I’ve observed that the three most intimate things in most people’s lives are their spirituality, their sexuality and their money. And people will typically tell you what they think about God and who they sleep with more quickly than they will share their tax return. As a result, I’ve learned quite a bit about human nature in 35 years of working with people and their money.
Popular opinion to the contrary, I don’t think that money is the most common cause of friction between married couples. When people fight about money, they aren’t fighting about money. Money is a convenient proxy that allows people to postpone dealing with whatever is the real problem.
Money doesn’t change people – either its abundance or its scarcity. Money is simply a volume knob that allows a person to more (or less) loudly demonstrate his core values. It’s why I never trust a man who divorces his wife immediately after making his first million dollars. The new wealth didn’t change the guy; it just revealed him.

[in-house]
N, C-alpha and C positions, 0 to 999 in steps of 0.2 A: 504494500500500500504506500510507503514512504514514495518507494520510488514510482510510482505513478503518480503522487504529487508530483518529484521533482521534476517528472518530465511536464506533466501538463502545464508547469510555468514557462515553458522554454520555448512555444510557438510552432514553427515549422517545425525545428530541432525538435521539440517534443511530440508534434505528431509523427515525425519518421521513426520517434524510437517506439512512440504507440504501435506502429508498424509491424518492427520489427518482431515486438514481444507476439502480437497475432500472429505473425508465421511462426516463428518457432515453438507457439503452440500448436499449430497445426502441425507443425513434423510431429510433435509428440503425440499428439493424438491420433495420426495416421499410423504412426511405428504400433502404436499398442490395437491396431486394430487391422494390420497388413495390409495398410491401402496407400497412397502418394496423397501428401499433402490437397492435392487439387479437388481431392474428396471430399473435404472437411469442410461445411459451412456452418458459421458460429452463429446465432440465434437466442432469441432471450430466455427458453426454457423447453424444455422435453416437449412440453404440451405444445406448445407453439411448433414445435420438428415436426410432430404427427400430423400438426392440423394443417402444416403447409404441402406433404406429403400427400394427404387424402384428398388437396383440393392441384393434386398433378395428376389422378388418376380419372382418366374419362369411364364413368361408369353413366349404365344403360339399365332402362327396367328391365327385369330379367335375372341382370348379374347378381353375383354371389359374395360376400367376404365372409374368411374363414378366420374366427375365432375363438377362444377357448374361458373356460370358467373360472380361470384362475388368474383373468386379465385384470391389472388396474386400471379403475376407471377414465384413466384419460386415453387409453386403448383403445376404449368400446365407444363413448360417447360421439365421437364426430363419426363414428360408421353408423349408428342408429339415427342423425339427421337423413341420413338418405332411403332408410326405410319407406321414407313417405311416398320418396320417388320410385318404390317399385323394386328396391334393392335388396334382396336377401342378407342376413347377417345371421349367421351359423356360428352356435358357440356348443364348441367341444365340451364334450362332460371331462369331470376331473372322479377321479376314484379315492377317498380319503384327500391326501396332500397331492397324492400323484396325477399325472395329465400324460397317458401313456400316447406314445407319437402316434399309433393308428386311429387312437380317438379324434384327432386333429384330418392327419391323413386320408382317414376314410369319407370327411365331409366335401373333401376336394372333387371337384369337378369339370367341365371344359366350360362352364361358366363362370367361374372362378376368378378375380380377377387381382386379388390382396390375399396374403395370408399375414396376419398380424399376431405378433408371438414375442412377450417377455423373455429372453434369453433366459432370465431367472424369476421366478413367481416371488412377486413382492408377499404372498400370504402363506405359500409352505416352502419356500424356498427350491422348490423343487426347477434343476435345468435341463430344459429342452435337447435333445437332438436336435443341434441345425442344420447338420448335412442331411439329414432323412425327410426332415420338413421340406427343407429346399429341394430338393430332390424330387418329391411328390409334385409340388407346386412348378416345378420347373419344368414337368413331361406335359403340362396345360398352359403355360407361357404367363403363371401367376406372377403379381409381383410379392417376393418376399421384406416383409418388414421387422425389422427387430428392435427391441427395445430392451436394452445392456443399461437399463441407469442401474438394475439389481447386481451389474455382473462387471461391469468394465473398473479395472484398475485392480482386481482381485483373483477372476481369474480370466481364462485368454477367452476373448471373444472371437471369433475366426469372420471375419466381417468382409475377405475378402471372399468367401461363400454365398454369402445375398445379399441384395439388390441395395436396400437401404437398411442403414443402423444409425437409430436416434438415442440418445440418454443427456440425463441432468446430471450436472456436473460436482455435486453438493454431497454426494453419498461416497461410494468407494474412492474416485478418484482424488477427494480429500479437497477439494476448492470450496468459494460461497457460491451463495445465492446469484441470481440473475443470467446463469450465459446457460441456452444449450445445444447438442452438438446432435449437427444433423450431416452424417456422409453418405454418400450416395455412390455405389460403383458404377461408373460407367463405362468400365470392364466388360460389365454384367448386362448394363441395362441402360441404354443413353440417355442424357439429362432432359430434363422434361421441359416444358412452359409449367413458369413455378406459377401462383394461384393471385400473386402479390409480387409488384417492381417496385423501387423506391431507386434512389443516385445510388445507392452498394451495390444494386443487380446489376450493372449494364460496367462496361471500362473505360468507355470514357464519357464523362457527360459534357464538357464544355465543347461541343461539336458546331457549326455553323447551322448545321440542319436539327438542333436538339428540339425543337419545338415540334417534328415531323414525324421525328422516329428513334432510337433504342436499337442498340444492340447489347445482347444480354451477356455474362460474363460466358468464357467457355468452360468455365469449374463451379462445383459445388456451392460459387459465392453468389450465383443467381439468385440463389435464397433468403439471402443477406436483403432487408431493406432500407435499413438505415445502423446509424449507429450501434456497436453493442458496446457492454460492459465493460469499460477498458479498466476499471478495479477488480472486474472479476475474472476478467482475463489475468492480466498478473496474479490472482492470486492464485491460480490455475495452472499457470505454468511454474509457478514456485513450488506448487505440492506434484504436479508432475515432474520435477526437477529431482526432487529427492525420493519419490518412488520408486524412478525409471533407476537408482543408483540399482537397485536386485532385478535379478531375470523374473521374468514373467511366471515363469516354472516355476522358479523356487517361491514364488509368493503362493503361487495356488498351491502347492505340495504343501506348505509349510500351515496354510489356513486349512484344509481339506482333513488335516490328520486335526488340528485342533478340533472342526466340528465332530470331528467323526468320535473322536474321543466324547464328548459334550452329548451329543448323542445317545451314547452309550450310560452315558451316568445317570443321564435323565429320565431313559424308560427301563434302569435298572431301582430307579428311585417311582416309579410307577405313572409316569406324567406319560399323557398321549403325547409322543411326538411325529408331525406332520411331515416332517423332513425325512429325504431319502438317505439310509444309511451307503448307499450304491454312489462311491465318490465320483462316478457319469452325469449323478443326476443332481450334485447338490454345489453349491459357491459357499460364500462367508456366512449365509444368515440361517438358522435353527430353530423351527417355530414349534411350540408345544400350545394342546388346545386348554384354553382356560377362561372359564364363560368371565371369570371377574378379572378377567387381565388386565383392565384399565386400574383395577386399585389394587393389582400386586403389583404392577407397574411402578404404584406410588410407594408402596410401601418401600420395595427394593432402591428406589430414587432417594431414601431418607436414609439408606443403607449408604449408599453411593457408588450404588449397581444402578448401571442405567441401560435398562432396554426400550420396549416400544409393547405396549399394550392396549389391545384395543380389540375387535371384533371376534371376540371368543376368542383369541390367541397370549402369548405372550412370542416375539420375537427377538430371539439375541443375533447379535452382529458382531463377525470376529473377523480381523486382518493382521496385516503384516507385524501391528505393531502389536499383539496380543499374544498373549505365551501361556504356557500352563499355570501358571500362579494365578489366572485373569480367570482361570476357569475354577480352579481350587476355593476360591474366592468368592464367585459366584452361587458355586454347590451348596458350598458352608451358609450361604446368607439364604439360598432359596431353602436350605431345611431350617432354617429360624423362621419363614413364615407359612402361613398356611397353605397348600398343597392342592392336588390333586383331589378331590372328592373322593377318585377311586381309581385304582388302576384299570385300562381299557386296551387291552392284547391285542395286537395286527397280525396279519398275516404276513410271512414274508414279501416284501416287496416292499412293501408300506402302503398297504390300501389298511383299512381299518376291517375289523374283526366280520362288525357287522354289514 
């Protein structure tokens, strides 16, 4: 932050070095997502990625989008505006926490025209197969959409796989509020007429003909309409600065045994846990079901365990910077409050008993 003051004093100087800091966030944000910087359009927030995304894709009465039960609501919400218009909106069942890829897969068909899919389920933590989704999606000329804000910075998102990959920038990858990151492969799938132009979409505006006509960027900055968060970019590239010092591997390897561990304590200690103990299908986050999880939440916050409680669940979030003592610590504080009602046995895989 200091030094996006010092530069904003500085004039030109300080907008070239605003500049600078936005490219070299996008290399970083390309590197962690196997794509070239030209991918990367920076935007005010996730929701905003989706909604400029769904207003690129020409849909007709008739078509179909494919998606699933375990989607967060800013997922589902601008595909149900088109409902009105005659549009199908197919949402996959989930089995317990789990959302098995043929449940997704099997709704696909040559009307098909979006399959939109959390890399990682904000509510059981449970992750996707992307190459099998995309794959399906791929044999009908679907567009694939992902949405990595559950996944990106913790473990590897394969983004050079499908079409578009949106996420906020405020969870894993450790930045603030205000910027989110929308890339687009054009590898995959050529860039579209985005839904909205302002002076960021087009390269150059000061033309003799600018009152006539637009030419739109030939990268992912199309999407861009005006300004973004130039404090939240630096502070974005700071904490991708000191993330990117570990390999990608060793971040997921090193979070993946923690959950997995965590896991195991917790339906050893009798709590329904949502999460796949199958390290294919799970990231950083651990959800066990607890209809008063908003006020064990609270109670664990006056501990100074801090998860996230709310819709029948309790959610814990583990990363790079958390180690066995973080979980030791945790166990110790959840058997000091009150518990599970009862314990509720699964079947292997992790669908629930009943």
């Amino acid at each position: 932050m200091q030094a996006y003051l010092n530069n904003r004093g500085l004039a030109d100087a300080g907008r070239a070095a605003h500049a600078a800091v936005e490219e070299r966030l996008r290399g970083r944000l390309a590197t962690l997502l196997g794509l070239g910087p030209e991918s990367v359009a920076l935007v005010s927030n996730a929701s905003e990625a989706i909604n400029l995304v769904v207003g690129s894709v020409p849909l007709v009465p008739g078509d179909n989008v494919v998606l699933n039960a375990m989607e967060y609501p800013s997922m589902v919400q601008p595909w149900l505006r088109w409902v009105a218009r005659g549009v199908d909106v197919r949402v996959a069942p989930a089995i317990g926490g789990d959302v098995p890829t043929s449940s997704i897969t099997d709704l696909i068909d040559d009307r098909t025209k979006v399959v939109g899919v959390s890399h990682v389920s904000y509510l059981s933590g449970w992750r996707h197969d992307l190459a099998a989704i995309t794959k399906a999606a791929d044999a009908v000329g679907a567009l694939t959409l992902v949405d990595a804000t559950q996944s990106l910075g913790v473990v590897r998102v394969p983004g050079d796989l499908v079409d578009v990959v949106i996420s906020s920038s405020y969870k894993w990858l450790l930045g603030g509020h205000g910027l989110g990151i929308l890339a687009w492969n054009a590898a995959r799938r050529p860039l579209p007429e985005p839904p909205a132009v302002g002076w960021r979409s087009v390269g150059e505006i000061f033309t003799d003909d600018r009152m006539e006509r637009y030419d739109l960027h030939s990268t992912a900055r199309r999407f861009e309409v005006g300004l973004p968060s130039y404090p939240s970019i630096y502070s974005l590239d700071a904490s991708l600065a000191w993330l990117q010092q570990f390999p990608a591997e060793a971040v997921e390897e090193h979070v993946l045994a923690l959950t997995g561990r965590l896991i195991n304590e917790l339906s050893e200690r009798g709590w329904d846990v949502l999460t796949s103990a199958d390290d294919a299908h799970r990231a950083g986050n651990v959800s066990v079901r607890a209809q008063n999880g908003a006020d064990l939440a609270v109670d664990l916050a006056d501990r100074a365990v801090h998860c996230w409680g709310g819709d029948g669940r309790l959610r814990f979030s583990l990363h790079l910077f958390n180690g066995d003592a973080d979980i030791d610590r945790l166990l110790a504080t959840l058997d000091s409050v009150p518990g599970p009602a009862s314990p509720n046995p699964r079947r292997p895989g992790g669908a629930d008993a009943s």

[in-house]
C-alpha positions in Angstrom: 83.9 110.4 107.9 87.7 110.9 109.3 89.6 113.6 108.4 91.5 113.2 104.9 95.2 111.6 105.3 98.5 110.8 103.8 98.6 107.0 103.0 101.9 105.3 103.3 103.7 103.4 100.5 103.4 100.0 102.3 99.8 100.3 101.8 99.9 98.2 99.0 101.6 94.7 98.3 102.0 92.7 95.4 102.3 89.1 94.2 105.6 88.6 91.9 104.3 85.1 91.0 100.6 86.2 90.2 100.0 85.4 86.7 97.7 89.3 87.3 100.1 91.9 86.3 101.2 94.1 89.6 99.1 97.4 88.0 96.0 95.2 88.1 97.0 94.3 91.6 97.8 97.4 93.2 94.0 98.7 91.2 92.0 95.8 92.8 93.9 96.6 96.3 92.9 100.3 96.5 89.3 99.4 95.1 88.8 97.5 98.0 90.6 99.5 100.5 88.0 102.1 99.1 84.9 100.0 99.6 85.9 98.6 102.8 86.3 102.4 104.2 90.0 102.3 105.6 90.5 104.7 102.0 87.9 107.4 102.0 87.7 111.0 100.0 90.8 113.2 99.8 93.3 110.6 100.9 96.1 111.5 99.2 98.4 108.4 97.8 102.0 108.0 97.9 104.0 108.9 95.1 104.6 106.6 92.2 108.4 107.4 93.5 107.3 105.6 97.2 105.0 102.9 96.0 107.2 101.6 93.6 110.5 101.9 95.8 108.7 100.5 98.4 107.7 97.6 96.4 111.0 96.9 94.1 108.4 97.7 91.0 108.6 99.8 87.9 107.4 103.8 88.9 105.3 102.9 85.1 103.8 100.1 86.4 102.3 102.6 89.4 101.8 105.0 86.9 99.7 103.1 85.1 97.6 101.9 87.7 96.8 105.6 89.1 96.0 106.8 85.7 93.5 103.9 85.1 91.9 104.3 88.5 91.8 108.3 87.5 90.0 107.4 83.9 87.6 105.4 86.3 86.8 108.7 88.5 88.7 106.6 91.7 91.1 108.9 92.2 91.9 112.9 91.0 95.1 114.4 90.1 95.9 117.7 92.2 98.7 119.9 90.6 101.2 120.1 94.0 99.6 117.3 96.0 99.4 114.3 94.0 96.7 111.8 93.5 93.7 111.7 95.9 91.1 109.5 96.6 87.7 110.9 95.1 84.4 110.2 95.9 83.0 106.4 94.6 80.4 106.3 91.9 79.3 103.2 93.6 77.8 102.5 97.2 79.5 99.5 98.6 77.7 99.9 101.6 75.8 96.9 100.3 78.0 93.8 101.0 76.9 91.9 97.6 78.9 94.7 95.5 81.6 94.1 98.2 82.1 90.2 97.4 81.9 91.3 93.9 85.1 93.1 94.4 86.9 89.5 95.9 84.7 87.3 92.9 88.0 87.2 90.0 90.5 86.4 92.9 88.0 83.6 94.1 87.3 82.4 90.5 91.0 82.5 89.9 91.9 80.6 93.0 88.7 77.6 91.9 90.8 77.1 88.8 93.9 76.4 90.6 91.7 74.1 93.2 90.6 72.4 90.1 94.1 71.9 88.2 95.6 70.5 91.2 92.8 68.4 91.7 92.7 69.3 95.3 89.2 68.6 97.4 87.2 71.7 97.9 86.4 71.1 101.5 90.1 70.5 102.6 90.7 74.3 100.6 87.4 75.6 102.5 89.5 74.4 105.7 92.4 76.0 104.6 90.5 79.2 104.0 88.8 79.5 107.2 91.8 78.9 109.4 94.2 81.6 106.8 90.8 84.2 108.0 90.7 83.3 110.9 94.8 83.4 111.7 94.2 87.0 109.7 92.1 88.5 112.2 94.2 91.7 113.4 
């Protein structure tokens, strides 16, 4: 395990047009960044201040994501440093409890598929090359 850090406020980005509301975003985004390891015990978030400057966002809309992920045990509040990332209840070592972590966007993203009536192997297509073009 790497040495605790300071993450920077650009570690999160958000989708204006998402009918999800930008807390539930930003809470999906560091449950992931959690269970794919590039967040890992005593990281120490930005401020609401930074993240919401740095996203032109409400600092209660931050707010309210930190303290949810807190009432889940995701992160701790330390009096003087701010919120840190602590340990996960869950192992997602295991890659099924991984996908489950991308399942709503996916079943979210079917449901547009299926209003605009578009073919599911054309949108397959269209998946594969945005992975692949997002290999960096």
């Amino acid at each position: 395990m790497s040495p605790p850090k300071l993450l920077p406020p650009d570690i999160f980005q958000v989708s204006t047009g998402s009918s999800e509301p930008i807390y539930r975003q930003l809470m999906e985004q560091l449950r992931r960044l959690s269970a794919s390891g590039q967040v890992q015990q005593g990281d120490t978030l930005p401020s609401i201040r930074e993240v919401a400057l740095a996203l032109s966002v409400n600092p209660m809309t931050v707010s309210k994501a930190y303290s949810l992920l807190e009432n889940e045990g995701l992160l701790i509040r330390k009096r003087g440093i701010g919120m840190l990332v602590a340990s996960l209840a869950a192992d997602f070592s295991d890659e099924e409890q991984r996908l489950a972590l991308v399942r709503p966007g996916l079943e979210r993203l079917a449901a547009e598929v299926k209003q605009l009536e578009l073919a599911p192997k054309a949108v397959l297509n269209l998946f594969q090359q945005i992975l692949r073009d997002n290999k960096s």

When a good person becomes wealthy, it allows him to better demonstrate who he is, as well.
I feel sorry for people who sincerely believe that accumulated wealth is the result of the mistreatment of someone. It’s a terribly misinformed belief, because the most predictable way to create lasting wealth is to provide something of great value to people, or something of moderate value to a great number of people.
Worse, people who believe that money is zero sum – that is, the only way one person can have more is to take it from another – is a limiting core belief. Holding this view is a commitment to a life of monetary mediocrity. It is an excuse for why a person doesn’t have the things he wants. “I don’t have more money because I’m not willing to cheat or abuse people.”
Wealth creation expands the economic pie, which is why practically everyone in developed countries is richer today than everyone who was living two centuries ago.
Parents use money as a tool to try and change their children. I once had a client who did not want his kids to become dependent on unearned money; he decided it was time for his sons to be fully on their own – free of parental subsidy. The younger of the two boys was 56 years old. These two “children” were thinking about retirement, while their father was trying to use (the lack of) money to instill a work ethic and sense of responsibility.
Kids have generally developed their relationship with money by their mid-teens. Maybe my estimate is off a bit, but probably not by 4 decades.
David Moon is president of Moon Capital Management. A version of this piece originally appeared in the USA TODAY NETWORK.